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The war of semantics

By Angela R. Wheeler
web posted November 5, 2001

September 11 was perhaps the most devastating day in American history. The shock of the attack of our nation resonated within every ounce of my being as I watched the events unfold minute-by-minute, as I listened to the death toll rise.

It took several weeks for the panic to subside. The ever-growing number of homes and vehicles adorning American flags encouraged and strengthened me. My fright began to slowly dissipate as I saw the unity of America emerge.

As my fear dissolved, I felt as the Lion must have when he received his dose of courage in Oz. But Toto, I am here to tell you that we are not in Oz anymore. And as discouraging as it is to say, I doubt even Dorothy would be wishing for Kansas these days.

Why my sudden change of heart? Why the renewed sense of trepidation? It began Halloween night. My four little boys and I did our last-minute costume shopping. As every shopping trip for us, it was quite rushed and chaotic. "I want to be a cowboy…" I want to be an Indian…" "I want to be a soldier…" Without a second thought I scooped up the costumes and headed for home.

In a rush to prepare for the events of the evening, I ordered pizza. The pizza delivery box was accompanied with an American flag decal for our vehicle – a gesture honoring and remembering the Americans lost so tragically September 11. It was also an effort to keep the focus on our patriotic duties and responsibilities. But as my children devoured their pizza, I looked at the flag decal and I just didn't feel that sense of assurance – that feeling of American preeminence that I knew I should.

I was overcome with feelings of angst as my children sat at the dinner table in their costumes. There was my 8-year-old as a cowboy; my 7-year-old an Indian; my 17-month-old too irritable to be anything but irritable; and my 3-year-old . . . a soldier. He was all decked out in his "cammies", his boots, his face smeared with black and green face-paint, with an American flag cascading his shoulder. My disconcerted feelings became understood as a tear came to my eye while gazing upon my young soldier sitting across the table from me. I imagined the day that our country may have to call my sons to war, and others of their generation.

Will our children still be facing threats of terrorists? Is it possible that our beloved America could become another Ireland…or Israel? Let's face it: We are being bullied. America is looking like the scrawny freckled-face little schoolboy, while our enemy is taking our milk money. Why? Because, for America, the name of the game is not exactly "win at any cost" – it's about semantics and "Enduring Freedom" and being Mr. Nice Guy. Our war for justice has been stifled by a war of semantics. Although the Bush administration has sought international support for the mission, it has caused digression from the mission. We are asked to show exceptional deference to the Muslim faith, but born of that faith is the ugliness of terrorism. We even drop food for our enemy while dropping bombs on them. "Look how NICE we are – we're at war, but we're still the Nice Guy."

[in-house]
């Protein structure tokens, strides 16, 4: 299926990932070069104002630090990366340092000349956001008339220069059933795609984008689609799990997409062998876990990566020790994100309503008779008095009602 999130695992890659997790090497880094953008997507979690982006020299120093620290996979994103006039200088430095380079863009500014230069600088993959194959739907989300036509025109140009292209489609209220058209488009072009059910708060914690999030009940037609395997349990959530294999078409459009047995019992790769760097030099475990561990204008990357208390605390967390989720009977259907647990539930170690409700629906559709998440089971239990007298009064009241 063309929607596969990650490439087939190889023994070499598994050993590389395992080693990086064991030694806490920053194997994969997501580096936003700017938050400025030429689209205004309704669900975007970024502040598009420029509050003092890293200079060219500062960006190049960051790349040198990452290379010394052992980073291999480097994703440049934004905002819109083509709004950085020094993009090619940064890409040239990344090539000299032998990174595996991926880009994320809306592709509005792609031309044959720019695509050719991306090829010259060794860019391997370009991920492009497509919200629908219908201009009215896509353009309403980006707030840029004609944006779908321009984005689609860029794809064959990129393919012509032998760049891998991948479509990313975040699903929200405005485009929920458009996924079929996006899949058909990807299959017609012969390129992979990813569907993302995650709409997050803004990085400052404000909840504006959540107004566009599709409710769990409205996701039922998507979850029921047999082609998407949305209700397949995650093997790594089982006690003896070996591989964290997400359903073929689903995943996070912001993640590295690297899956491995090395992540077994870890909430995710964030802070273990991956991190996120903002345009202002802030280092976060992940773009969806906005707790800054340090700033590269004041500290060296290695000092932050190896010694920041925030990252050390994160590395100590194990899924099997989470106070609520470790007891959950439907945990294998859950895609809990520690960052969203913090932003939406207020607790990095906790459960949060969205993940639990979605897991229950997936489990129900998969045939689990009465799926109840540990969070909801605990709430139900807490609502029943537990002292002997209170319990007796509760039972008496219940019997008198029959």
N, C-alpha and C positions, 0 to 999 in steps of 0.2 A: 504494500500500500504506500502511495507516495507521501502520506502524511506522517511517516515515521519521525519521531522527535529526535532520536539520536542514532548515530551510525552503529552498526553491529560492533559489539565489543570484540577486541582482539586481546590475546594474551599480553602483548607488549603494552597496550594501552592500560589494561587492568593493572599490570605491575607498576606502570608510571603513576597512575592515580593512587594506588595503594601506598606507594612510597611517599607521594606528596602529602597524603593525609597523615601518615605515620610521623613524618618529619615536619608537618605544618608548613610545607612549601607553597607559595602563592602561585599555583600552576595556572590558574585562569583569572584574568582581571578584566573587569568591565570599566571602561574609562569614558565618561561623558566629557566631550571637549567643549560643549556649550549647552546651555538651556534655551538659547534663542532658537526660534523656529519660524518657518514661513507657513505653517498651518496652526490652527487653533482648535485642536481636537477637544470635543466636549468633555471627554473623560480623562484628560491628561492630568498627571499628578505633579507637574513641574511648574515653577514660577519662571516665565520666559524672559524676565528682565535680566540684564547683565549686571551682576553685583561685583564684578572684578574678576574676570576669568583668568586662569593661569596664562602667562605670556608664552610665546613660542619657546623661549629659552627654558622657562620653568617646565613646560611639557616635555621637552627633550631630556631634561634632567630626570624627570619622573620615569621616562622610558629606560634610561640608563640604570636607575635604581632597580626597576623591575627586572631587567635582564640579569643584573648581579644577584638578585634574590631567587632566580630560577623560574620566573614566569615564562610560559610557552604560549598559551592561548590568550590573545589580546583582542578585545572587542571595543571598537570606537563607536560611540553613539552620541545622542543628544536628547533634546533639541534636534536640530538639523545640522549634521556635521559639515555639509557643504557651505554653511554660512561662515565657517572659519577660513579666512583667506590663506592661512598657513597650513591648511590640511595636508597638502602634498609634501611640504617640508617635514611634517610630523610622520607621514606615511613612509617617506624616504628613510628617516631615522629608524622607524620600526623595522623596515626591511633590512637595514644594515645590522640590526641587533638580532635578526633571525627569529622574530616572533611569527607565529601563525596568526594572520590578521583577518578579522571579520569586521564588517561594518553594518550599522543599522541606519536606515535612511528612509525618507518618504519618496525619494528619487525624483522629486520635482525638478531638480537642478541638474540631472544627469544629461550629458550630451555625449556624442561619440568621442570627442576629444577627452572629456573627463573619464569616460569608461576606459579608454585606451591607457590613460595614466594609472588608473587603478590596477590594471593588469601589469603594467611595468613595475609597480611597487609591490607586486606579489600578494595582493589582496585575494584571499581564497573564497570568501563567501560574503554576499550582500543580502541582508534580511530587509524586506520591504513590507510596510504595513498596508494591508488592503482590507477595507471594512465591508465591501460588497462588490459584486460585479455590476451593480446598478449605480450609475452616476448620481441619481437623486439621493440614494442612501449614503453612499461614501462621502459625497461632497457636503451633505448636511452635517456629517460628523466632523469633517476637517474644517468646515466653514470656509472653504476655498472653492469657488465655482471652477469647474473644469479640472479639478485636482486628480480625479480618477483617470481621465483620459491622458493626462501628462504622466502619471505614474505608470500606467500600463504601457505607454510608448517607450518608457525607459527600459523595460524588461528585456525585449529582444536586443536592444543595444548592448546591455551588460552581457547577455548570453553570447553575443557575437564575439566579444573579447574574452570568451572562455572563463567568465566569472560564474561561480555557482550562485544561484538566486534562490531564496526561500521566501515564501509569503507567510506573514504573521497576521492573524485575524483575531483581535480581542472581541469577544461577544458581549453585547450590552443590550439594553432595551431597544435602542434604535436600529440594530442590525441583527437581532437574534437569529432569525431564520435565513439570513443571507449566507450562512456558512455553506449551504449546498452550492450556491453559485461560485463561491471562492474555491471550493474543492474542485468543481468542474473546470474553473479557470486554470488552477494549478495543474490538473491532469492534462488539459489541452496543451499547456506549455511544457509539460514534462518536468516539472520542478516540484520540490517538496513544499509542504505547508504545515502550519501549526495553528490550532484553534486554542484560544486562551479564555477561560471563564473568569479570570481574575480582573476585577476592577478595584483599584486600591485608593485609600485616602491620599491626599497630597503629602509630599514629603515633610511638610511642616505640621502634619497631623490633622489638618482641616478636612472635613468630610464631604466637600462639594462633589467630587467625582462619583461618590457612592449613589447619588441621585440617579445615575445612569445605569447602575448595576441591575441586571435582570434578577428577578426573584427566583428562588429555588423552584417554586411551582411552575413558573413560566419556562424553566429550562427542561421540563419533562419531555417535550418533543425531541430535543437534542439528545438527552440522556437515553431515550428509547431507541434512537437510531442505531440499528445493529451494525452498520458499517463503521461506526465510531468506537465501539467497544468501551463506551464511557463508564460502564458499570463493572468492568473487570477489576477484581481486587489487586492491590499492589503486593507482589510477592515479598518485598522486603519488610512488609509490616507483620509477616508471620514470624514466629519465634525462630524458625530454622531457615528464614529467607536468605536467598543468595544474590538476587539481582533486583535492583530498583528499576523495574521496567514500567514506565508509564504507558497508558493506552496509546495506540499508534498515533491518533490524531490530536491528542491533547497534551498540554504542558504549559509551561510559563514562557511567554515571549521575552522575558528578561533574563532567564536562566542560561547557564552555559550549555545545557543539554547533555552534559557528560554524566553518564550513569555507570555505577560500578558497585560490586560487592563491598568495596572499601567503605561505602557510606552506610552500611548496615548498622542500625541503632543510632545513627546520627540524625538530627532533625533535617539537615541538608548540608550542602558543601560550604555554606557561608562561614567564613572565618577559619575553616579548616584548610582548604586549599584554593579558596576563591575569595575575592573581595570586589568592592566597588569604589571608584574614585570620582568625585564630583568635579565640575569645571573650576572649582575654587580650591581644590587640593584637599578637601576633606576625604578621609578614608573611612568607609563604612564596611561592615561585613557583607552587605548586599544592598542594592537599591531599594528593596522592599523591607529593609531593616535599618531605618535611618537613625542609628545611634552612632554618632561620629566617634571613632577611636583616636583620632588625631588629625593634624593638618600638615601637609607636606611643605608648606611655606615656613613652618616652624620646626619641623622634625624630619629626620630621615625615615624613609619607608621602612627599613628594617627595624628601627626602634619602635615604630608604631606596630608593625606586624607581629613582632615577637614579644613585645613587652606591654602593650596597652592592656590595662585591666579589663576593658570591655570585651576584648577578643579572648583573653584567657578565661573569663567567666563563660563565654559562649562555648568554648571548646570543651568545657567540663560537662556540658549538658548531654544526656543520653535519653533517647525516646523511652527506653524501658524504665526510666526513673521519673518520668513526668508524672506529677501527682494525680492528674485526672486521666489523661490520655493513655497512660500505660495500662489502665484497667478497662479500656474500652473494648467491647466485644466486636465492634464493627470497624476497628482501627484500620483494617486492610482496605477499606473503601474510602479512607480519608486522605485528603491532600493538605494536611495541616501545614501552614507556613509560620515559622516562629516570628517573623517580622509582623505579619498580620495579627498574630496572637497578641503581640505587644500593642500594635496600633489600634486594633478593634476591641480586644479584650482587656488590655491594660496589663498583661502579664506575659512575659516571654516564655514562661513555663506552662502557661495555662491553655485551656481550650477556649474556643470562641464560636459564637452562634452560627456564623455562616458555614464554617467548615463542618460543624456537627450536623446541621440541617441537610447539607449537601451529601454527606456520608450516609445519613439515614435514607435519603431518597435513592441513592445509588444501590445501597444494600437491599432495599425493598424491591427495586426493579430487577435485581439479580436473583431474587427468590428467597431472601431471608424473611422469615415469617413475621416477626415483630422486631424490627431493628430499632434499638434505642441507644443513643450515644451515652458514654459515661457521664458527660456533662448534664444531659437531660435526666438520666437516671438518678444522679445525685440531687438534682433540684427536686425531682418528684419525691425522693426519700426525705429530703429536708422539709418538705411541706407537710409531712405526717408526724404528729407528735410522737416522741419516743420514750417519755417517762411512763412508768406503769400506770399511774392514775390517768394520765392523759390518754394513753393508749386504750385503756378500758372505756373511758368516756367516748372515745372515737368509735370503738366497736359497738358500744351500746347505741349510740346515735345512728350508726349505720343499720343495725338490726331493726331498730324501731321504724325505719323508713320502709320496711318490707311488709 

But are we being nice at the expense of the next generation of Americans? I care about the innocent people of Afghanistan, but I also care about having to put my four little boys in real soldiers' uniforms someday. My husband has dedicated his career, and thus his life, as a reporter exposing threats to our national security such as weapons technology being transferred to Communist China, and weapons of mass destruction smuggled from America to the Middle East. I didn't always understand his dangerous missions; as his wife, it always seems needless for him to risk his life for a story, when we need him so much with us. But now I understand. If someone isn't warning our nation of the looming threats, then our children will face formidable evil on the battlefield later. If we don't face down terrorism now, the responsibility of a much heavier burden will fall upon our children.

This war has just begun and yet there are already reports the war is lost. This war is NOT lost. But the fact is, if we are going to win this war, some things are going to have to change. Many respectable pundits are likening our efforts to Vietnam. As Charles Krauthammer said in a recent column in the Washington Post, "Half-measures are for wars of choice, wars like Vietnam. In wars of choice, losing is an option. You lose and still survive as a nation. The war on terrorism, like World War II, is a war of necessity. Losing is not an option."

I am not implying that the Bush Administration has considered losing an option, but I believe the time has come to let them know that they have our permission to do whatever it takes to win this war. Polls show clearly that this administration has the support of almost every American. They have our permission to take drastic action to end the threat of terrorism once and for all.

Well, with all due respect to the Bush Administration, I say let's get down to business.

No more semantics.

No more bending to appease our part-time coalition partners.

And no more Mr. Nice Guy.

Angie Wheeler is the editor of Notable News Now, a daily email newsletter of the Free Congress Foundation in Washington, D.C.

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